• Jessica says:

    I’d never had someone to teach me how to be a grown-up, how to live a life where I was responsible for anything beyond a fish tank, so I made a mash-up of what “grown-ups” did in my mind and I did that.

    ^^^ Weird. I only have one alcoholic parent, but the other parent was just as incapable at times of setting a good “grown up” example. Hell, they still act like children. I try my hardest each and every day to do better and be better by my own children.

  • Suzie says:

    Well, while you wait… Check this place out.

    http://www.blingznthingz.com/catalog.php?category=10

    At the Holiday Mart here in KC over the past weekend, they had an ALL RHINESTONE cash register, stapler, and … something else. It was all I could do to not take a picture. LOL

  • You. are. awesome! It takes guts; guts to say fuck it, I am going to live the life that’s right for me. It takes guts to say I am going to wait and not give up on my dreams.

    You continue to inspire me.

    We are all cheering you on!

    XOXO

  • Kristy says:

    Oh, no, now I feel like I need to clean out my closetS as well. That is a scary thing.

    http://www.pampersandpinot.com

  • magpie says:

    Shit. I know this feeling. My skeletons are all in the closet though.

  • cathyjoy says:

    learning to be a grown-up sucks ass. like you, my shit defined who I was as a grown-up. if you didn’t have bucketloads of shit? you were not a grown up. if you didn’t spend shitloads of money to get the bucketloads of shit? you were not a grown up. and even worse? if you didn’t keep every piece of paper your crotch parasite scribbled on? you were a shitty parent. it is SO liberating to purge and become the grown-up YOU want to be.

    Bravo to you Aunt Becky! You are my hero!

  • toywithme says:

    You’re not just waiting, but growing and learning at the same time. So clean out the mofo closet, dance with the skeletons and become who you always knew you should be – yourself! And you my fair lady are an absolutely amazing person :)

  • Sam says:

    As a wise man, or Tom Petty, once said, the waiting is the hardest part. And now that song is in my head. I’m there too, marking off days, and doing push ups, just like a lifer hoping for early release although it’s highly unlikely the parole board will be friendly. God speed, Aunt Becky, on your own waiting. There are a lot of us out there! :)

  • Kristin
    Twitter: dragondream
    says:

    Becky, I think it’s you that is teaching the skeletons to dance…and you are making them dance to your tune.

  • Dot says:

    Maybe the Waiting Place is also the healing and growing place, so that when thnigs are ready for you, you’ll be that much more awesome for yourself. At least, that’s the way it has happened for me when I’ve been forced to wait.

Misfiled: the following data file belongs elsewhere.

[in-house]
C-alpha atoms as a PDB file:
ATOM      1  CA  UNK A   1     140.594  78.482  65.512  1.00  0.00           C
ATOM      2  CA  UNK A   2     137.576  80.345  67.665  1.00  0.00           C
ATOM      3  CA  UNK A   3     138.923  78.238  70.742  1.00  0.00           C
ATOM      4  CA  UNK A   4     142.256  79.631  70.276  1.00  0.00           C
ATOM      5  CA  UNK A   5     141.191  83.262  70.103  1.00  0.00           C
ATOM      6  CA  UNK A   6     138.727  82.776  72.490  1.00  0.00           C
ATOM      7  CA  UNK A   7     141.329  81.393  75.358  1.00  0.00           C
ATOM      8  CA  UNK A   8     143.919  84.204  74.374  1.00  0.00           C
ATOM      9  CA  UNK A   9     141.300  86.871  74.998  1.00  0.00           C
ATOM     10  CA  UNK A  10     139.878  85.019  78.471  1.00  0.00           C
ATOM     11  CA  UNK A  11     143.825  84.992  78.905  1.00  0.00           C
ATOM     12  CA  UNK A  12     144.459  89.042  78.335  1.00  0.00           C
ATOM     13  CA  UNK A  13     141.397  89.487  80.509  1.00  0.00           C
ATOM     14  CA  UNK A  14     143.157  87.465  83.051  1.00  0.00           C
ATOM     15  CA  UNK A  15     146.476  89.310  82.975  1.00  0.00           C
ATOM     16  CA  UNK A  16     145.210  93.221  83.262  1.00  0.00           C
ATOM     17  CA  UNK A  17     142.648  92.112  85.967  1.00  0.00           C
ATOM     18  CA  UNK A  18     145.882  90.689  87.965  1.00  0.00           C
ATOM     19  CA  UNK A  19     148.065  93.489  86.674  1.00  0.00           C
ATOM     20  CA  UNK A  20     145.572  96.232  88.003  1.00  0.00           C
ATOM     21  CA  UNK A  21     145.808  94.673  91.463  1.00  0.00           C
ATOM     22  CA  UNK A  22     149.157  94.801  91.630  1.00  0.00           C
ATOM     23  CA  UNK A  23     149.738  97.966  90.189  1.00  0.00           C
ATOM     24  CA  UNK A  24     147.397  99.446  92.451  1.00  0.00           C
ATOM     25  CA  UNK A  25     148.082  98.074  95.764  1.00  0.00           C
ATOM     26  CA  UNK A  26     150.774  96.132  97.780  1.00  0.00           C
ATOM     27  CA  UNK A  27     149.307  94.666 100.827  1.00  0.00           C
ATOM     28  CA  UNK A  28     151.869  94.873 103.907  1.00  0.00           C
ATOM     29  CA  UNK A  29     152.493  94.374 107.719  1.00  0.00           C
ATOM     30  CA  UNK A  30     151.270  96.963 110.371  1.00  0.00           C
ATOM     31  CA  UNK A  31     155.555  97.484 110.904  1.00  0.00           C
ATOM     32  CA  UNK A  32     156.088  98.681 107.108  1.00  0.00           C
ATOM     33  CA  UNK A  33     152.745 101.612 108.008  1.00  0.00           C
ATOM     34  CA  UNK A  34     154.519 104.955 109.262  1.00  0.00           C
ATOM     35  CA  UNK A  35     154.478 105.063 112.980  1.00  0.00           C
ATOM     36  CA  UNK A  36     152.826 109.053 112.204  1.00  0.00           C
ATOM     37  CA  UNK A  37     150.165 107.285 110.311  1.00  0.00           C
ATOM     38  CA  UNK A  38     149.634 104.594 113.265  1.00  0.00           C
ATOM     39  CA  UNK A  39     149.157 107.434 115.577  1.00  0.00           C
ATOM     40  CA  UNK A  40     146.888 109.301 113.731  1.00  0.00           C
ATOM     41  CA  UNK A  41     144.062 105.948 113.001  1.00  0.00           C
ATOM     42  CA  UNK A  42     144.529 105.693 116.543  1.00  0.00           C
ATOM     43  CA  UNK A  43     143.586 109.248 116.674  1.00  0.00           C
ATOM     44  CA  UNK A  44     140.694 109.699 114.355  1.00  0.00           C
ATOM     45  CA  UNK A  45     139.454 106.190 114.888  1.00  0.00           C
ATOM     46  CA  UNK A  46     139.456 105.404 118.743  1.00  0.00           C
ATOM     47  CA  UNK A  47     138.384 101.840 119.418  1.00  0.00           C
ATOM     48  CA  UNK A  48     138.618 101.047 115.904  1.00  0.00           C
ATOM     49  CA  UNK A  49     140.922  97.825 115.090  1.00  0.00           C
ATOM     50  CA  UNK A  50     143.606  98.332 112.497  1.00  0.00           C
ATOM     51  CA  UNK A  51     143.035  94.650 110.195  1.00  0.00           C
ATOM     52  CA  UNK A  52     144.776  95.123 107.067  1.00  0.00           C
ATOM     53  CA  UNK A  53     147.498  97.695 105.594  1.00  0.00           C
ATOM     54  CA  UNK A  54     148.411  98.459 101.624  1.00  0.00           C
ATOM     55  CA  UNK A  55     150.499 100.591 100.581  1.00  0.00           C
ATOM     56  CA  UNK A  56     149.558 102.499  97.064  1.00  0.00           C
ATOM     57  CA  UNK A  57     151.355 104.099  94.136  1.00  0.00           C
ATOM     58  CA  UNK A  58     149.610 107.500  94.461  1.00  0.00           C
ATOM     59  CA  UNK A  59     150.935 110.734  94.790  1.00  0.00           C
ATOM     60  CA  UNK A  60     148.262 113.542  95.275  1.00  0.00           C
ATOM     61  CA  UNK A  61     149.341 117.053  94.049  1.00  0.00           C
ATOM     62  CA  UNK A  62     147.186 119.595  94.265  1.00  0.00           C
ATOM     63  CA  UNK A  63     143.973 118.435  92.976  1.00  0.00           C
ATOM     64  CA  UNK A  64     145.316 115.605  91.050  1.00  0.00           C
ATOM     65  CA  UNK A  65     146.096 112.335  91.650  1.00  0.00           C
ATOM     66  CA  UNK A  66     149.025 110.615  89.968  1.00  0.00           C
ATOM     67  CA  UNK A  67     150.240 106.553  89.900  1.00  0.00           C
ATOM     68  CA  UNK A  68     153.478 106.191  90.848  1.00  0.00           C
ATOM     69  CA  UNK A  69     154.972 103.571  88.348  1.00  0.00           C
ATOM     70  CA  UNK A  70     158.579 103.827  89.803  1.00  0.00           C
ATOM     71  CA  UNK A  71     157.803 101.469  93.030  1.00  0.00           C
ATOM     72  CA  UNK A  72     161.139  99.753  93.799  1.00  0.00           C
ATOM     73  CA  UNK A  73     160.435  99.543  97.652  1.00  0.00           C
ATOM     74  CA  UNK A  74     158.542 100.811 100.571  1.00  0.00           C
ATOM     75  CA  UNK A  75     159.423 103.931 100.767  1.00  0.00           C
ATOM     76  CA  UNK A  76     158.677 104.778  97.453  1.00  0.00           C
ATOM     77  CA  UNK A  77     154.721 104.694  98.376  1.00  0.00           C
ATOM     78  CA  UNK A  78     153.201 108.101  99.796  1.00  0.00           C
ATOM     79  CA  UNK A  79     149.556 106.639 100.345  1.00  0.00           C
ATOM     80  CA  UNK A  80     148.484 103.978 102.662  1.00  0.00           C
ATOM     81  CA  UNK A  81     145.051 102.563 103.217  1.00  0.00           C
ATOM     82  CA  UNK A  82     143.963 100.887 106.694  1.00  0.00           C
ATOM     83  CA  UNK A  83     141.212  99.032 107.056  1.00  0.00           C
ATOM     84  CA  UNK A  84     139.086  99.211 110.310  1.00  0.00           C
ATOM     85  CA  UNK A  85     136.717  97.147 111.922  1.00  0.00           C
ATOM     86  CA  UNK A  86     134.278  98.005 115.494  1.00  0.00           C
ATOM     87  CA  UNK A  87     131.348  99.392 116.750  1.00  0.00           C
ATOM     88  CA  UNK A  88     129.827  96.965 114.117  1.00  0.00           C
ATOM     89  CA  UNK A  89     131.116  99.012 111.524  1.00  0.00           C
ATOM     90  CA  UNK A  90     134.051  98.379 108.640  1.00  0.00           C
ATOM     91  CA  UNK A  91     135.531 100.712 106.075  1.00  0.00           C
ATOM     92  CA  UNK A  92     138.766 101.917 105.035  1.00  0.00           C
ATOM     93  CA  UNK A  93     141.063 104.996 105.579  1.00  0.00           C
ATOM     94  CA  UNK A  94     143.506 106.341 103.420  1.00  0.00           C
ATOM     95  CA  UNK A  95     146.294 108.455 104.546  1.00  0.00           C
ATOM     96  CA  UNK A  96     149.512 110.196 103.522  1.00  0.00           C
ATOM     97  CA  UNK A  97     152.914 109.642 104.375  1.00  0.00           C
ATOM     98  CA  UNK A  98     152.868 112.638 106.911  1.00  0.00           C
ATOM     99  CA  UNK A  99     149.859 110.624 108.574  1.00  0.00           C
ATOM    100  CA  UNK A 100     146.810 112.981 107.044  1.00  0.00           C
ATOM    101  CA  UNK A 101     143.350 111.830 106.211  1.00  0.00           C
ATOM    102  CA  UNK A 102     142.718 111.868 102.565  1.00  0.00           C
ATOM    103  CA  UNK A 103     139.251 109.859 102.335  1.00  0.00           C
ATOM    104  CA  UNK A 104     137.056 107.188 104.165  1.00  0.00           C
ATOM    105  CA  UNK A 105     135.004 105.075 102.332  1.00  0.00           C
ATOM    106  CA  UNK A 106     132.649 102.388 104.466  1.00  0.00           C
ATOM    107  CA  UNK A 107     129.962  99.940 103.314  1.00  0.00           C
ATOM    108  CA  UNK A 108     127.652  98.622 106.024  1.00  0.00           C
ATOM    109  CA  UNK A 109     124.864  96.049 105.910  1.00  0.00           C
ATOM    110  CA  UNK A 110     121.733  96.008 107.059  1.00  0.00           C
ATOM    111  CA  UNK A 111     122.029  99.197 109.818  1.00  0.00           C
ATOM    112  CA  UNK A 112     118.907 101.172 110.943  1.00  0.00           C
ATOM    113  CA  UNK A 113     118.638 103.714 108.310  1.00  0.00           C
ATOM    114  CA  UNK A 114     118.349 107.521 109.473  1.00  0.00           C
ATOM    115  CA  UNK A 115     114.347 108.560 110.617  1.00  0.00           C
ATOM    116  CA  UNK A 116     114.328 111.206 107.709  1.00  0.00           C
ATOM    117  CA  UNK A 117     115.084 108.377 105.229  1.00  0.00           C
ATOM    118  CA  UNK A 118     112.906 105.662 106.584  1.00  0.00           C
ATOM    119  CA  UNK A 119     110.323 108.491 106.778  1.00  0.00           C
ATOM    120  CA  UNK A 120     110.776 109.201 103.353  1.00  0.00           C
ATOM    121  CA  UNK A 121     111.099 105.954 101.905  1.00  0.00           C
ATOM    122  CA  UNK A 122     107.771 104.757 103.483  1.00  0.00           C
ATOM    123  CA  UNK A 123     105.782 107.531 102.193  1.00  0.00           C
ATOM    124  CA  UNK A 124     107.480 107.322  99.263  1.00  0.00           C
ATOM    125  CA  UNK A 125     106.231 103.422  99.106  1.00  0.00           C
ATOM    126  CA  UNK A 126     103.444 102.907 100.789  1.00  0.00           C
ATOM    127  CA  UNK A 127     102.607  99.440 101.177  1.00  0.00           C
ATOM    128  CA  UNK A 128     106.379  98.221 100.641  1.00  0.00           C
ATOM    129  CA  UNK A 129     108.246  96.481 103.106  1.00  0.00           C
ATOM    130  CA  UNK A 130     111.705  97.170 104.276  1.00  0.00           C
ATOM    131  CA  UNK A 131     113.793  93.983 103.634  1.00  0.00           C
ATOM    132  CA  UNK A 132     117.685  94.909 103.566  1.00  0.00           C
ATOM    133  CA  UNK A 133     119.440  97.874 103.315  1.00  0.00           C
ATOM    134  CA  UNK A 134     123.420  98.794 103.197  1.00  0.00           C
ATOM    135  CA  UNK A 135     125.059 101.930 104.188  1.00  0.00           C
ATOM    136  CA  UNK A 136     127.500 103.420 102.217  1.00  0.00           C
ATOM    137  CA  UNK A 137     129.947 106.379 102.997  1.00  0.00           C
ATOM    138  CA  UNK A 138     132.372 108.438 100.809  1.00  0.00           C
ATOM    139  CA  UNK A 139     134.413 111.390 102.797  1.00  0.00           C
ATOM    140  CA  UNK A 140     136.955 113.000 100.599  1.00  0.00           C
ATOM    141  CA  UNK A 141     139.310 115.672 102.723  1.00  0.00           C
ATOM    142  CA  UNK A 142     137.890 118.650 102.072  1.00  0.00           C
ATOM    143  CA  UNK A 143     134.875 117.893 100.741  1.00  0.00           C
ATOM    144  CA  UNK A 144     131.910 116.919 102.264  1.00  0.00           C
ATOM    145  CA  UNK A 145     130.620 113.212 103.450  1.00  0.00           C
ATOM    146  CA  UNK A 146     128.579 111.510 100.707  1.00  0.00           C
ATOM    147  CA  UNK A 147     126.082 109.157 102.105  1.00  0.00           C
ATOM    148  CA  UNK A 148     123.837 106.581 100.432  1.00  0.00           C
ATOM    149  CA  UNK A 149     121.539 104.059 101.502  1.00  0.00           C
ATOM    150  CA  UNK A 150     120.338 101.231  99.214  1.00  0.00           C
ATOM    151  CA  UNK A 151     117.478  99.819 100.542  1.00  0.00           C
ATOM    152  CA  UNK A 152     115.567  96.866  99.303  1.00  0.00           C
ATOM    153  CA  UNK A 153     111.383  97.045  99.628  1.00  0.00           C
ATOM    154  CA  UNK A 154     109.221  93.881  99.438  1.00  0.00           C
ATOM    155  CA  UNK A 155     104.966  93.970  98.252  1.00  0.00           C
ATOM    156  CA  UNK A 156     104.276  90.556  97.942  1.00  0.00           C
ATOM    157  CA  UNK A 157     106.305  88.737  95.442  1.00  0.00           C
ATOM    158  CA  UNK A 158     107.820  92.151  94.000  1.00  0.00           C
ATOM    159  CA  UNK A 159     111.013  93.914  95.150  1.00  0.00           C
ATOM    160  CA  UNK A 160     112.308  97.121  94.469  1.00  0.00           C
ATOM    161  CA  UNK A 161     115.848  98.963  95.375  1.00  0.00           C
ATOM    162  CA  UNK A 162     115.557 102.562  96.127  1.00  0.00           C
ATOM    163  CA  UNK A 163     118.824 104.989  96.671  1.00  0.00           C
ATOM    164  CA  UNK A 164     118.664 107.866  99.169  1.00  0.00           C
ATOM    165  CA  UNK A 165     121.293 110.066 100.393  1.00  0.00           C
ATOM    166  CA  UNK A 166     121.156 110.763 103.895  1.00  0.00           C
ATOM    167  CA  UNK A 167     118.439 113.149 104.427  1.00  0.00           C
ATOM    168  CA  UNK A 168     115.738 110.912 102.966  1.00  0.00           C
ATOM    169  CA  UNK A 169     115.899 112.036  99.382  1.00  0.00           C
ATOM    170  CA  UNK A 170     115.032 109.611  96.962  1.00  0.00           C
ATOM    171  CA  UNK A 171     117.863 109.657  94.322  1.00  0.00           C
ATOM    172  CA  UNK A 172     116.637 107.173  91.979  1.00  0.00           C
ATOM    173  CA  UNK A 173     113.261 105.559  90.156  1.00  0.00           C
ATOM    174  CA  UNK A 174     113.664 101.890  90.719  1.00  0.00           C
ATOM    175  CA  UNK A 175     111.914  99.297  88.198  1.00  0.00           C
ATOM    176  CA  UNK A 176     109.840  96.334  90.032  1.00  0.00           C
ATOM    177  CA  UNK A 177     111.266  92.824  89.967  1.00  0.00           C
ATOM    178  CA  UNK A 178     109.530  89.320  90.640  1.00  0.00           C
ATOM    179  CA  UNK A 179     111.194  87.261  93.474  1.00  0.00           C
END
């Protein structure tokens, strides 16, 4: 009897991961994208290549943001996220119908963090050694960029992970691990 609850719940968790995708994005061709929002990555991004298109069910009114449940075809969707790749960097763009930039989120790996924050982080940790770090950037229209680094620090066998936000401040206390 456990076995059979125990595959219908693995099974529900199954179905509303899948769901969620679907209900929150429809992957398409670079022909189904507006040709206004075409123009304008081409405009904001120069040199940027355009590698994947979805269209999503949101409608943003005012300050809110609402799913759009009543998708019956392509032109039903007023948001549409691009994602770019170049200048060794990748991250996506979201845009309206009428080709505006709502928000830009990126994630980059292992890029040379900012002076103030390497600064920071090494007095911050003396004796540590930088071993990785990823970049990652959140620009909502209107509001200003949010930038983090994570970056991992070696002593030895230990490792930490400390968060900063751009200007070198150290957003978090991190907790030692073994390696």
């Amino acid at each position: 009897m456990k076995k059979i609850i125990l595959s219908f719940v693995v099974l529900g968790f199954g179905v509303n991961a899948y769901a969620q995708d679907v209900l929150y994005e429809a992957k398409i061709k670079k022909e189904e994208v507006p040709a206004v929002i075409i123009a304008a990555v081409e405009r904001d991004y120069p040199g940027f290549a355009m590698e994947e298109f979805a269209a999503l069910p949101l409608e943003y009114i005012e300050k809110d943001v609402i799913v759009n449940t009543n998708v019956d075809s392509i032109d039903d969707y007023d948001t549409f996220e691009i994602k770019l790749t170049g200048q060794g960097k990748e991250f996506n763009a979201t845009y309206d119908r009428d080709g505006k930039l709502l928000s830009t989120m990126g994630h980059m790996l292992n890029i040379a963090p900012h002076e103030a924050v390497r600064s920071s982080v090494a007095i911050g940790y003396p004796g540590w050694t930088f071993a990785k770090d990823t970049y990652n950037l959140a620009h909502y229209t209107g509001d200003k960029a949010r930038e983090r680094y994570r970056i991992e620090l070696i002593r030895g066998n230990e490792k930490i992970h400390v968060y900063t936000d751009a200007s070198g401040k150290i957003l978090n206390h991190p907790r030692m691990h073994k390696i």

• a says:

    Make it the “While I’m waiting” Place, where you do all those things you always say you don’t have time for… I think that’s just a preparation time, so your life is in order when the right opportunity comes along. Good luck.

  • Alicia says:

    Here’s to you leaving the Waiting Place and moving into the Positive Place. I know what the waiting place is like. Not necessarily fun! Hope you move into the positive place soon!!

  • Deidra says:

    Wow. Nothing like personal growth to really put things into perspective.

  • Halala Mama says:

    Sometimes the waiting place takes a long, long time, but I find when it is through that I have learned more in that space than I ever dreamed I could. It’s always been a time of preparation for me. I hope it is for you too.

  • The Sweetest says:

    I love a good purge. Unfortunately, I seem to need one like, once a week. Maybe I need to be in therapy more often, because I do agree the mental and material purging goes hand in hand.

  • Kim says:

    So well said. I’ve divided my life into these chunks – school, goofing off, marriage, kids and then the real pursuit. I just finished (having) the kids part and I need to really think about pursuing the things I’ve always wanted (more education, writing, etc). BTW I’m enjoying reading through your archives.

  • Cindy says:

    Aunt Becky, I had a mother who taught me how little “things” meant in the end. And yet, somehow, I manage to accumulate “things” time and time again. Perhaps because I am an addict, and “more” is better? Having moved into a class A motor coach, also known as an RV, I have no room for “things” in my home anymore.

    I, too, grieved at letting go of some of these “things”. I grieved at letting go of the person I thought I was, the person who had thought these “things” were necessary.

    I feel so much lighter now, without the added psychological weight of all of those “things”. Now I am starting to learn about the woman behind all of those things. I am starting to kind of like her.